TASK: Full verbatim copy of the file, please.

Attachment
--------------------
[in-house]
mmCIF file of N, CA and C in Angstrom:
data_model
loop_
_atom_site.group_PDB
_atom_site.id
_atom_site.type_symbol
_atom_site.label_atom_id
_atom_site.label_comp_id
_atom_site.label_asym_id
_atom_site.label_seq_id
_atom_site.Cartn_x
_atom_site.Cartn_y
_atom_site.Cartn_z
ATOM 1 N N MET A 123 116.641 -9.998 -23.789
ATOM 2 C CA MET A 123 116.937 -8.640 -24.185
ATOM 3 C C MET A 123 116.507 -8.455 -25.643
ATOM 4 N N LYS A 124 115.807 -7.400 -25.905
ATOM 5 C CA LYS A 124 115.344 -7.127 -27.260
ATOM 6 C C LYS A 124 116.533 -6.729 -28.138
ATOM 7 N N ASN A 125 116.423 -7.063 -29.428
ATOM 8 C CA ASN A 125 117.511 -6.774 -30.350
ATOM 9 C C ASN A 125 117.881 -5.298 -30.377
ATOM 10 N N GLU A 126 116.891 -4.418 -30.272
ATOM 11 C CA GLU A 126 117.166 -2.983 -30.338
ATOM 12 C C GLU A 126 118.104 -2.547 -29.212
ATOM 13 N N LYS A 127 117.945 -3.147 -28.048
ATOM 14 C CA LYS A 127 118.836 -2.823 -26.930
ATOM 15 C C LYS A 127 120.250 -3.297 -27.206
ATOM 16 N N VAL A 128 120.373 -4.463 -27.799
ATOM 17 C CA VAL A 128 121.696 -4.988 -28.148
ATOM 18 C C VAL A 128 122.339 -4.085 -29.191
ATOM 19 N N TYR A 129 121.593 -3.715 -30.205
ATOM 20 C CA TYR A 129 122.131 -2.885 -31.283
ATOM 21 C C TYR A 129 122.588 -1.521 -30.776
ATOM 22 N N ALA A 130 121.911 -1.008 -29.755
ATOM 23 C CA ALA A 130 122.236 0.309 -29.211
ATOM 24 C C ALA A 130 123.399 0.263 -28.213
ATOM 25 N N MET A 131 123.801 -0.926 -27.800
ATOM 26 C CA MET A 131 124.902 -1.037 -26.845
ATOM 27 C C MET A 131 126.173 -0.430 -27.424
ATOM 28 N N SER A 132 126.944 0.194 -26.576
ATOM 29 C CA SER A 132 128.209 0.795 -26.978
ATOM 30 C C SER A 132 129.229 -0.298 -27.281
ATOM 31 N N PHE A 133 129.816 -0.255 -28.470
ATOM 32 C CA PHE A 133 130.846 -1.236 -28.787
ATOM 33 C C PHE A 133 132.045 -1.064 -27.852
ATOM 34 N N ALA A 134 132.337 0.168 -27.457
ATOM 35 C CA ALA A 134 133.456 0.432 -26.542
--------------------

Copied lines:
[in-house]
mmCIF file of N, CA and C in Angstrom:
data_model
loop_
_atom_site.group_PDB
_atom_site.id
_atom_site.type_symbol
_atom_site.label_atom_id
_atom_site.label_comp_id
_atom_site.label_asym_id
_atom_site.label_seq_id
_atom_site.Cartn_x
_atom_site.Cartn_y
_atom_site.Cartn_z
ATOM 1 N N MET A 123 116.641 -9.998 -23.789
ATOM 2 C CA MET A 123 116.937 -8.640 -24.185
ATOM 3 C C MET A 123 116.507 -8.455 -25.643
ATOM 4 N N LYS A 124 115.807 -7.400 -25.905
ATOM 5 C CA LYS A 124 115.344 -7.127 -27.260
ATOM 6 C C LYS A 124 116.533 -6.729 -28.138
ATOM 7 N N ASN A 125 116.423 -7.063 -29.428
ATOM 8 C CA ASN A 125 117.511 -6.774 -30.350
ATOM 9 C C ASN A 125 117.881 -5.298 -30.377
ATOM 10 N N GLU A 126 116.891 -4.418 -30.272
ATOM 11 C CA GLU A 126 117.166 -2.983 -30.338
ATOM 12 C C GLU A 126 118.104 -2.547 -29.212
ATOM 13 N N LYS A 127 117.945 -3.147 -28.048
ATOM 14 C CA LYS A 127 118.836 -2.823 -26.930
ATOM 15 C C LYS A 127 120.250 -3.297 -27.206
ATOM 16 N N VAL A 128 120.373 -4.463 -27.799
ATOM 17 C CA VAL A 128 121.696 -4.988 -28.148
ATOM 18 C C VAL A 128 122.339 -4.085 -29.191
ATOM 19 N N TYR A 129 121.593 -3.715 -30.205
ATOM 20 C CA TYR A 129 122.131 -2.885 -31.283
ATOM 21 C C TYR A 129 122.588 -1.521 -30.776
ATOM 22 N N ALA A 130 121.911 -1.008 -29.755
ATOM 23 C CA ALA A 130 122.236 0.309 -29.211
ATOM 24 C C ALA A 130 123.399 0.263 -28.213
ATOM 25 N N MET A 131 123.801 -0.926 -27.800
ATOM 26 C CA MET A 131 124.902 -1.037 -26.845
ATOM 27 C C MET A 131 126.173 -0.430 -27.424
ATOM 28 N N SER A 132 126.944 0.194 -26.576
ATOM 29 C CA SER A 132 128.209 0.795 -26.978
ATOM 30 C C SER A 132 129.229 -0.298 -27.281
ATOM 31 N N PHE A 133 129.816 -0.255 -28.470
ATOM 32 C CA PHE A 133 130.846 -1.236 -28.787
ATOM 33 C C PHE A 133 132.045 -1.064 -27.852
ATOM 34 N N ALA A 134 132.337 0.168 -27.457
ATOM 35 C CA ALA A 134 133.456 0.432 -26.542